Nobel Committee, Strategic as Ever, Taps Obama for Peace Prize

The Norwegian Nobel Committee has awarded the 2009
Nobel Peace Prize to President Obama.

Some initial commentary has called the award unprecedented and
wondered why the committee would give President Obama the award when
he "hasn't done anything yet."

But anyone who thinks this award is unprecedented hasn't been paying attention.

The Nobel Committee gave South
African Bishop Desmond Tutu
the Nobel Peace Prize in 1984 for his
leadership of efforts to abolish apartheid in South Africa. Apartheid
wasn't fully abolished in South Africa until 1994. The committee could
have waited until after apartheid was abolished to say, "Well done!"
But the point of the award was to help bring down apartheid by
strengthening Bishop Tutu's efforts
. In particular, everyone
knew that it was going to be much harder for the apartheid regime to
crack down on Tutu after the Nobel Committee wrapped him in its
protective cloak of world praise.

That's what the Nobel Committee is trying to do for Obama now. It's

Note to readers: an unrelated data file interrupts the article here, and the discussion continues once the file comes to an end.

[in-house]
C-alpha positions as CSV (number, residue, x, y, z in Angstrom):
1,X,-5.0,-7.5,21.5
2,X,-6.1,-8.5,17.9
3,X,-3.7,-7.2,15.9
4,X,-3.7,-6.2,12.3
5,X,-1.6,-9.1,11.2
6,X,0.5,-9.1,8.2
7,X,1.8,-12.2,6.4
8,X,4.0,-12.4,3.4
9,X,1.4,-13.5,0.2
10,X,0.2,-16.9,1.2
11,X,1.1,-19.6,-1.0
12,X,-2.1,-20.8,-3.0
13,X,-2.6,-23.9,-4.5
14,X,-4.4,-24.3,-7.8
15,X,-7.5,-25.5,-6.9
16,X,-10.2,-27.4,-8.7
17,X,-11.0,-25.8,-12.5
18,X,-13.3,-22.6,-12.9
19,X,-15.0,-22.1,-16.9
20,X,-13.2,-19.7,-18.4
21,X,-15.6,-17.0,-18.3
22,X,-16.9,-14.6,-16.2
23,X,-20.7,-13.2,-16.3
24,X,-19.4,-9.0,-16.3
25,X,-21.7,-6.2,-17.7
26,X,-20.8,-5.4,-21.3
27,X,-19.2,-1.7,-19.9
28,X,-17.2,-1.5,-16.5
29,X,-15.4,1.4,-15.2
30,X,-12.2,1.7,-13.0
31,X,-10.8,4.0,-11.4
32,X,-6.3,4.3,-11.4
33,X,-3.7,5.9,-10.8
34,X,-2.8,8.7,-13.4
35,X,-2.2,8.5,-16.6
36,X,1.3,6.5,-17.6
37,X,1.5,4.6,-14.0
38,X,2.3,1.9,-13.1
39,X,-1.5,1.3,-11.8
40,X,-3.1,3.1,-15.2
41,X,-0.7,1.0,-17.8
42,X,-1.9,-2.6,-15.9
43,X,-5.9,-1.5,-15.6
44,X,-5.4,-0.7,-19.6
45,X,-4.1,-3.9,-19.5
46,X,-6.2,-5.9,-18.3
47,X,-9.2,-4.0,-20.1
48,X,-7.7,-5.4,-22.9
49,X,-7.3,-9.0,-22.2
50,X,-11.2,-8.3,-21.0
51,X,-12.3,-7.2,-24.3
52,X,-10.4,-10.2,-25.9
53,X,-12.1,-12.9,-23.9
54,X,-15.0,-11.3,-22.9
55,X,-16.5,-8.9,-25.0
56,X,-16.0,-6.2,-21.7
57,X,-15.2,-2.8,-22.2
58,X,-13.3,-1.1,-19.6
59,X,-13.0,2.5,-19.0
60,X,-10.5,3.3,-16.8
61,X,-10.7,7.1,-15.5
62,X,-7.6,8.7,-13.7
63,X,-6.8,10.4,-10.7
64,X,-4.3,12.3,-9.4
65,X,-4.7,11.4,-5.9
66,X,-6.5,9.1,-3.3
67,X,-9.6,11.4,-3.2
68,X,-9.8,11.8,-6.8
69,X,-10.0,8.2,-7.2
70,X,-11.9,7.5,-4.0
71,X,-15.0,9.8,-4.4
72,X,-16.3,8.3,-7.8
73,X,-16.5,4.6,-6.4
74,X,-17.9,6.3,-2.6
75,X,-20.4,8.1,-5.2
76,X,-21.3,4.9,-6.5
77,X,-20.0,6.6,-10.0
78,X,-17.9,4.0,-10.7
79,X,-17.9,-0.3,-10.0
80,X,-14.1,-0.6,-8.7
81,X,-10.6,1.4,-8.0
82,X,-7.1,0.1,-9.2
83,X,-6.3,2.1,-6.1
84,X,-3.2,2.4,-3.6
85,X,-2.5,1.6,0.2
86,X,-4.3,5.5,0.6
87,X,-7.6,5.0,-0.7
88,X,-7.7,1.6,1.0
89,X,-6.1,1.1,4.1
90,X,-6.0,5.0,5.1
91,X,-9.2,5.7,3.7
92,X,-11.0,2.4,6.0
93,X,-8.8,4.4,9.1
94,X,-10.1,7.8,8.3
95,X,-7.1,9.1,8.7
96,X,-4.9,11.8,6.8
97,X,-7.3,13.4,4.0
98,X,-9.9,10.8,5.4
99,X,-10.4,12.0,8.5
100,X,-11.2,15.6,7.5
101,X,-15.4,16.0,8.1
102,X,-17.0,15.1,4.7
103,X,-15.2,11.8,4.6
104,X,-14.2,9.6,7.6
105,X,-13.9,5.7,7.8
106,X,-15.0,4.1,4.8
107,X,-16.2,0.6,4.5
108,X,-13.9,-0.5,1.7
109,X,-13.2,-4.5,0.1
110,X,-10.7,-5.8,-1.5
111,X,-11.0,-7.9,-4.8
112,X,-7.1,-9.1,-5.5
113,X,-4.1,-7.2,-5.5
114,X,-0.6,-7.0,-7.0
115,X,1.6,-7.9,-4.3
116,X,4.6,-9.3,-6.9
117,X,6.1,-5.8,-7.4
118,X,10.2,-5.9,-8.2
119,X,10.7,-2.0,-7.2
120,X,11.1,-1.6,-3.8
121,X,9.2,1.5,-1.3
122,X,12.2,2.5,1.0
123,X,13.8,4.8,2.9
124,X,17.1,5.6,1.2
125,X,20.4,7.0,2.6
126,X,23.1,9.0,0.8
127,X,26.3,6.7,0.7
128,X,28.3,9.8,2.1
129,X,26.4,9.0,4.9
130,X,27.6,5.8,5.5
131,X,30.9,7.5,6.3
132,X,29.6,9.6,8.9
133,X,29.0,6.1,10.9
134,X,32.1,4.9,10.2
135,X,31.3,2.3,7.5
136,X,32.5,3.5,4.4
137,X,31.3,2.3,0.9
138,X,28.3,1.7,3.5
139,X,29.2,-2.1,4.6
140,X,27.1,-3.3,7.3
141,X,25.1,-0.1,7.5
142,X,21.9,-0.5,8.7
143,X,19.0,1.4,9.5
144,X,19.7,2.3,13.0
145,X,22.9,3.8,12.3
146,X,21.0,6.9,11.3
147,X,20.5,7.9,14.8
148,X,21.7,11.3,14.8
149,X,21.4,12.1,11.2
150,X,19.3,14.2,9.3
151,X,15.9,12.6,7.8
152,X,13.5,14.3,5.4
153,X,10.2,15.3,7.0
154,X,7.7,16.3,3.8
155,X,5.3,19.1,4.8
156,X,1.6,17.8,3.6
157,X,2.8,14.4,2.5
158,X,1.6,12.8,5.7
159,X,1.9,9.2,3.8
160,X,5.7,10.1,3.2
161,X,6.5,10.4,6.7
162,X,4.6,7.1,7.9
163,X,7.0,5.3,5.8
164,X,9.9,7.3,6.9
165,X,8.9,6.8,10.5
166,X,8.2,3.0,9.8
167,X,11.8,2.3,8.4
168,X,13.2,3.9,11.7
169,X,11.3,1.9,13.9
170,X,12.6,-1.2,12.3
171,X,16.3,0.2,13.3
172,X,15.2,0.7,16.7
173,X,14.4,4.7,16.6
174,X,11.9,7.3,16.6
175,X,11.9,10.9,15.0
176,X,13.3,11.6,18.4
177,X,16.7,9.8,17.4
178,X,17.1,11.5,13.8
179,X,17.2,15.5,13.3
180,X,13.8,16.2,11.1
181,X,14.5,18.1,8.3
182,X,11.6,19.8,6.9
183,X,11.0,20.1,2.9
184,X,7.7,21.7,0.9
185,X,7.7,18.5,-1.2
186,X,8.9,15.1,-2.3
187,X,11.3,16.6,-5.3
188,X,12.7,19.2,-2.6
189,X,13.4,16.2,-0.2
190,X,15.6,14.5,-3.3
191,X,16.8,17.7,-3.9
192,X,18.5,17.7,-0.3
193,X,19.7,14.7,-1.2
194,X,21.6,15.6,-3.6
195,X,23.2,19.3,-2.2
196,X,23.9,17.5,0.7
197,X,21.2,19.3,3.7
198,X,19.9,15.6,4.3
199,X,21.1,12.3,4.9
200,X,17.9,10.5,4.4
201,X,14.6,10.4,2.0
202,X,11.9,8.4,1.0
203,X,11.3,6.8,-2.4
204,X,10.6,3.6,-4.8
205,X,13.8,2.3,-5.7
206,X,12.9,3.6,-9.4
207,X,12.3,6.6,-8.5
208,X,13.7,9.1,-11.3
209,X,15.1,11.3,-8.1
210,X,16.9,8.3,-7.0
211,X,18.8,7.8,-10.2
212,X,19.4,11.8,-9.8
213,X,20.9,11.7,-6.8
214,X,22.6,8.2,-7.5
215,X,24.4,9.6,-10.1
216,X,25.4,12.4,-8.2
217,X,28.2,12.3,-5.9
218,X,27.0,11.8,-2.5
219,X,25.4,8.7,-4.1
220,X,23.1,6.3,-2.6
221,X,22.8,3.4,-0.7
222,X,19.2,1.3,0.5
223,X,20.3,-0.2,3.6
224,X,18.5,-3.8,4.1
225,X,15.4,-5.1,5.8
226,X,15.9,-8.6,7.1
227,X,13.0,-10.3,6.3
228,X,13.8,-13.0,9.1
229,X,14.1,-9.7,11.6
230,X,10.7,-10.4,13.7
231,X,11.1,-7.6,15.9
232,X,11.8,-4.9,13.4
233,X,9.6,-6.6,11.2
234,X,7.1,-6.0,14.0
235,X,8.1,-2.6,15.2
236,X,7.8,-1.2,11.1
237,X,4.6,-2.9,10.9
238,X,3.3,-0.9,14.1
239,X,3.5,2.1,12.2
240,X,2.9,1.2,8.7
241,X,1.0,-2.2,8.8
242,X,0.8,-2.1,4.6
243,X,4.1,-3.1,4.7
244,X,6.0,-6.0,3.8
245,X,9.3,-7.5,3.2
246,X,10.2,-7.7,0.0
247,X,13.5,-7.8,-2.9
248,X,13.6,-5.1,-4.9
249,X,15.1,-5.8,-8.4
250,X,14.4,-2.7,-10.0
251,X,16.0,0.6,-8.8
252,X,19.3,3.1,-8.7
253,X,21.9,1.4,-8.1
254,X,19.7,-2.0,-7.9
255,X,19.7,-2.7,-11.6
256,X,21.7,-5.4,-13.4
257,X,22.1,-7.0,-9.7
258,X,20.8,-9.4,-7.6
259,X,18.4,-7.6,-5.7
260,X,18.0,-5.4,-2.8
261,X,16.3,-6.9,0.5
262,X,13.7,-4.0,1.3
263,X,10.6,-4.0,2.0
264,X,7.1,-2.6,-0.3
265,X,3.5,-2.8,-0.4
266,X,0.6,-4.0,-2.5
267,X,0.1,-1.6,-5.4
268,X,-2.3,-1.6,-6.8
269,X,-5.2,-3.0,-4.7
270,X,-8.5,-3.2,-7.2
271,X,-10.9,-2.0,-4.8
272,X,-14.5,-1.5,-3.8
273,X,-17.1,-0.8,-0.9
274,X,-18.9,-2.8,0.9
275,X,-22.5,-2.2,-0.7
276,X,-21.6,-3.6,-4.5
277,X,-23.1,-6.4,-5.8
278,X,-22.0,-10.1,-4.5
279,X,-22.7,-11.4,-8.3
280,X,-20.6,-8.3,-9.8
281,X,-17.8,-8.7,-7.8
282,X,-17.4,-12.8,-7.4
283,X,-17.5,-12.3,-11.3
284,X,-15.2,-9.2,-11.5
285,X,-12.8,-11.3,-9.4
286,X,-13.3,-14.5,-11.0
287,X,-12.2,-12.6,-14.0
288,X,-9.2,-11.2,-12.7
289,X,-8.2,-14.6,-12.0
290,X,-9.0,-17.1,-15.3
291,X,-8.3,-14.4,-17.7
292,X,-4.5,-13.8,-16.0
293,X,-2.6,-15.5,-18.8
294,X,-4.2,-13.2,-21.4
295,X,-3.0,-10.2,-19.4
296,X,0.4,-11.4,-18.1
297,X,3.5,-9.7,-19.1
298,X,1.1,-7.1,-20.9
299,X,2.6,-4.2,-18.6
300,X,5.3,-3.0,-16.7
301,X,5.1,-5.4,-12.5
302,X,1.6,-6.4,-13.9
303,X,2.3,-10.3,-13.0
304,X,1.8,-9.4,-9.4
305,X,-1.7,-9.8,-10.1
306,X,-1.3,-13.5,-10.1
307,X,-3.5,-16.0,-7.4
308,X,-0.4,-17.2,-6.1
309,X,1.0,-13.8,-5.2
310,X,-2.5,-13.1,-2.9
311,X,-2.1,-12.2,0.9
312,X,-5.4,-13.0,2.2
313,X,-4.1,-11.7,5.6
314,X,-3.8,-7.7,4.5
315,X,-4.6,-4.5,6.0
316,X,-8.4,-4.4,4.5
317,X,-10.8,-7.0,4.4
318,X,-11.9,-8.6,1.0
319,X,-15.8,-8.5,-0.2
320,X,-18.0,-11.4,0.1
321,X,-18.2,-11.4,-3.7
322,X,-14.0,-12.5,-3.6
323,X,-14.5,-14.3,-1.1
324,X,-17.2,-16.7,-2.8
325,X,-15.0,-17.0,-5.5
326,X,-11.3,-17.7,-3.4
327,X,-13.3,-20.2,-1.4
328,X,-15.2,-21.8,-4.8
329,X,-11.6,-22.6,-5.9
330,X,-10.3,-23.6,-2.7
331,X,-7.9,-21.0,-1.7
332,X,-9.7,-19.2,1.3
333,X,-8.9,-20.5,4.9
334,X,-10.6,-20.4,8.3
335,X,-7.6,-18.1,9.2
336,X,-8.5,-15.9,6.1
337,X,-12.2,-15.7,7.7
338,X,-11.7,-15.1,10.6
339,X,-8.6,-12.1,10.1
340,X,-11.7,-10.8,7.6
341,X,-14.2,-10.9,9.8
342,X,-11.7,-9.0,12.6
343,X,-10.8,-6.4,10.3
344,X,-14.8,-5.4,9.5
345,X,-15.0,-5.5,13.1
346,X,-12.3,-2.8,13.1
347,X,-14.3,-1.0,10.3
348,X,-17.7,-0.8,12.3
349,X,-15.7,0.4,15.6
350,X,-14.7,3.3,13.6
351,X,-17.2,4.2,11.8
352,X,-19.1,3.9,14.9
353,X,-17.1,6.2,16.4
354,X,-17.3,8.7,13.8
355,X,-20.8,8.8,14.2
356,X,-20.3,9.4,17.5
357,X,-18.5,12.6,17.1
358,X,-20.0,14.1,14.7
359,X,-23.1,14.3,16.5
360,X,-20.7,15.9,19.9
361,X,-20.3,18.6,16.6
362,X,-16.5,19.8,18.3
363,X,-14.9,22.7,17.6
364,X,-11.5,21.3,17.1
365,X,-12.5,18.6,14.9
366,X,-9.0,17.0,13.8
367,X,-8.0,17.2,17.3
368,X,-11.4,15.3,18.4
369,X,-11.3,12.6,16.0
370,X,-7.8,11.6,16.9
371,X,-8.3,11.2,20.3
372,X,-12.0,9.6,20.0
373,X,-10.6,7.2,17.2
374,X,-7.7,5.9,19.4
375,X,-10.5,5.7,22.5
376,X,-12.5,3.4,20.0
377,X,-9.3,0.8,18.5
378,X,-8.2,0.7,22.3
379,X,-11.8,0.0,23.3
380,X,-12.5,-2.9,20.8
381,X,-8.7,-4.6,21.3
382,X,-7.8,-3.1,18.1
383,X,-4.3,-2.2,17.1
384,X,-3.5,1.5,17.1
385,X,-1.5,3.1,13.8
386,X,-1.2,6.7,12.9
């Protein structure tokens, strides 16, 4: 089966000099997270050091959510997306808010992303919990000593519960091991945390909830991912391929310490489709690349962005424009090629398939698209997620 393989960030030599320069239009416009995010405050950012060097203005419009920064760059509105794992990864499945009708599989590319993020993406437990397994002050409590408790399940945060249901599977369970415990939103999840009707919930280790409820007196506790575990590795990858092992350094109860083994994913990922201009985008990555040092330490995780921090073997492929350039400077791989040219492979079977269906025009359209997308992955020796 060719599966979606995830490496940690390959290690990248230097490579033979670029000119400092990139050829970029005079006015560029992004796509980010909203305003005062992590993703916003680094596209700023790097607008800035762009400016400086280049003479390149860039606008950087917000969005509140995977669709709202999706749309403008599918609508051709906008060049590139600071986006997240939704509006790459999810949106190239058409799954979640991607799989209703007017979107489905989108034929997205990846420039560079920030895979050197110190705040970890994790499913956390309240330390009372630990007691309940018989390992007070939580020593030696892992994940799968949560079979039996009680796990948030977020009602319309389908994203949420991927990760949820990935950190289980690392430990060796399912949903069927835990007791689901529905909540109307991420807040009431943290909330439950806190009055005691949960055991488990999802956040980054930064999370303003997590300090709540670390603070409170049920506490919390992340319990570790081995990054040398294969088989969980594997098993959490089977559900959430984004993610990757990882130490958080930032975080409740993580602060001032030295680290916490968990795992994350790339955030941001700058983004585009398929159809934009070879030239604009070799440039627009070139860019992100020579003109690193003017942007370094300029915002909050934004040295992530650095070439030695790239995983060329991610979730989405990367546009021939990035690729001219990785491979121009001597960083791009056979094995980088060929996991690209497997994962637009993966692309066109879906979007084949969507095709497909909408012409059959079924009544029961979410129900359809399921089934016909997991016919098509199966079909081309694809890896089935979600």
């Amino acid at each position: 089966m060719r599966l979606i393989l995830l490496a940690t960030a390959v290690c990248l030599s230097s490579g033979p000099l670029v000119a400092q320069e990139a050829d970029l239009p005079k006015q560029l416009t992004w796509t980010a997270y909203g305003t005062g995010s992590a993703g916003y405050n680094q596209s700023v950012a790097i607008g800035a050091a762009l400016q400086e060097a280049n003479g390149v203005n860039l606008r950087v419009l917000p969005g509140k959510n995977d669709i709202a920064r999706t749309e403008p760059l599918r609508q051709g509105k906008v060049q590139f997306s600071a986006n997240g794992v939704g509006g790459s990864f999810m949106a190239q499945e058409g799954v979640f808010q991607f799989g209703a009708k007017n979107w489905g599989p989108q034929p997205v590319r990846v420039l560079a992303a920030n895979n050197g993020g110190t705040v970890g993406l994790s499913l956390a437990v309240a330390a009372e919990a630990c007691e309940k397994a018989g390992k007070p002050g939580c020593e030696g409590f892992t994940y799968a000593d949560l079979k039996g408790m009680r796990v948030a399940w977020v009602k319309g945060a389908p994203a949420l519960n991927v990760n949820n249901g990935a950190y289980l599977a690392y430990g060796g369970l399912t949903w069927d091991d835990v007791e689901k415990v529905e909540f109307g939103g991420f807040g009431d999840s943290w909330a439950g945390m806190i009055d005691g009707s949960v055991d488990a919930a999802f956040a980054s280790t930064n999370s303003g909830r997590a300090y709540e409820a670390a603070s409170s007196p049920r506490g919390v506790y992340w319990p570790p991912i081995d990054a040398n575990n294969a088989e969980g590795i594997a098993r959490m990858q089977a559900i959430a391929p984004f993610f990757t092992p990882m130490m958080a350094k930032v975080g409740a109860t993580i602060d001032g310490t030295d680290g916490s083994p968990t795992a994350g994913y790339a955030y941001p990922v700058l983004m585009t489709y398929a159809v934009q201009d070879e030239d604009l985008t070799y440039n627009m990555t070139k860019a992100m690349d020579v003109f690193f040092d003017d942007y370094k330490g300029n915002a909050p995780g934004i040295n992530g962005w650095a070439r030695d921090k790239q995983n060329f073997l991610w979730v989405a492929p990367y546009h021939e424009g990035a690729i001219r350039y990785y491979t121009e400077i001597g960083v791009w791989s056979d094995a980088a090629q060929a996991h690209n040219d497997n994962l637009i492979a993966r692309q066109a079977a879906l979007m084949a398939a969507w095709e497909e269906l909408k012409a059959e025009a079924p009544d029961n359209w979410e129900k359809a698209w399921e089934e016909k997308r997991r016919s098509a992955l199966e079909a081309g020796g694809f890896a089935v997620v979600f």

giving an award to encourage the change in world relations that Obama
has promised, and to try to help shield Obama against his domestic
adversaries. The committee is well aware that history is contingent
and that Obama might fail. It knows very well that the same country
that elected Obama also gave the world George W. Bush and Ronald

The initial steps that Obama has taken are already under fierce
attack. The Obama Administration has now recognized that the Afghan
Taliban are not a threat to the United States
and that the
United States can live with the Afghan Taliban playing a role in the
government of Afghanistan. But right-wing forces in the military,
Congress, think thanks and the media are denouncing these moves
towards sanity as surrender. They want a full-out Vietnam against the

The Obama Administration has begun its promised diplomatic
engagement with Iran
. Of course, as every honest person knew, real
engagement meant de-emphasizing the unachievable demand that Iran end
its enrichment of uranium and instead focusing on achievable demands
like opening Iranian enrichment facilities more fully to UN
inspections and greater international oversight over the enriched
uranium that Iran has already produced. Here also, the "endless war"
right-wing is trying to undermine Obama.

In giving this award, the Nobel Committee is telling these right-wing
forces to back off. And it's sending a message of encouragement to
those Americans who put Obama in office:

"Showing signs of significant improvement. Keep up the
good work."
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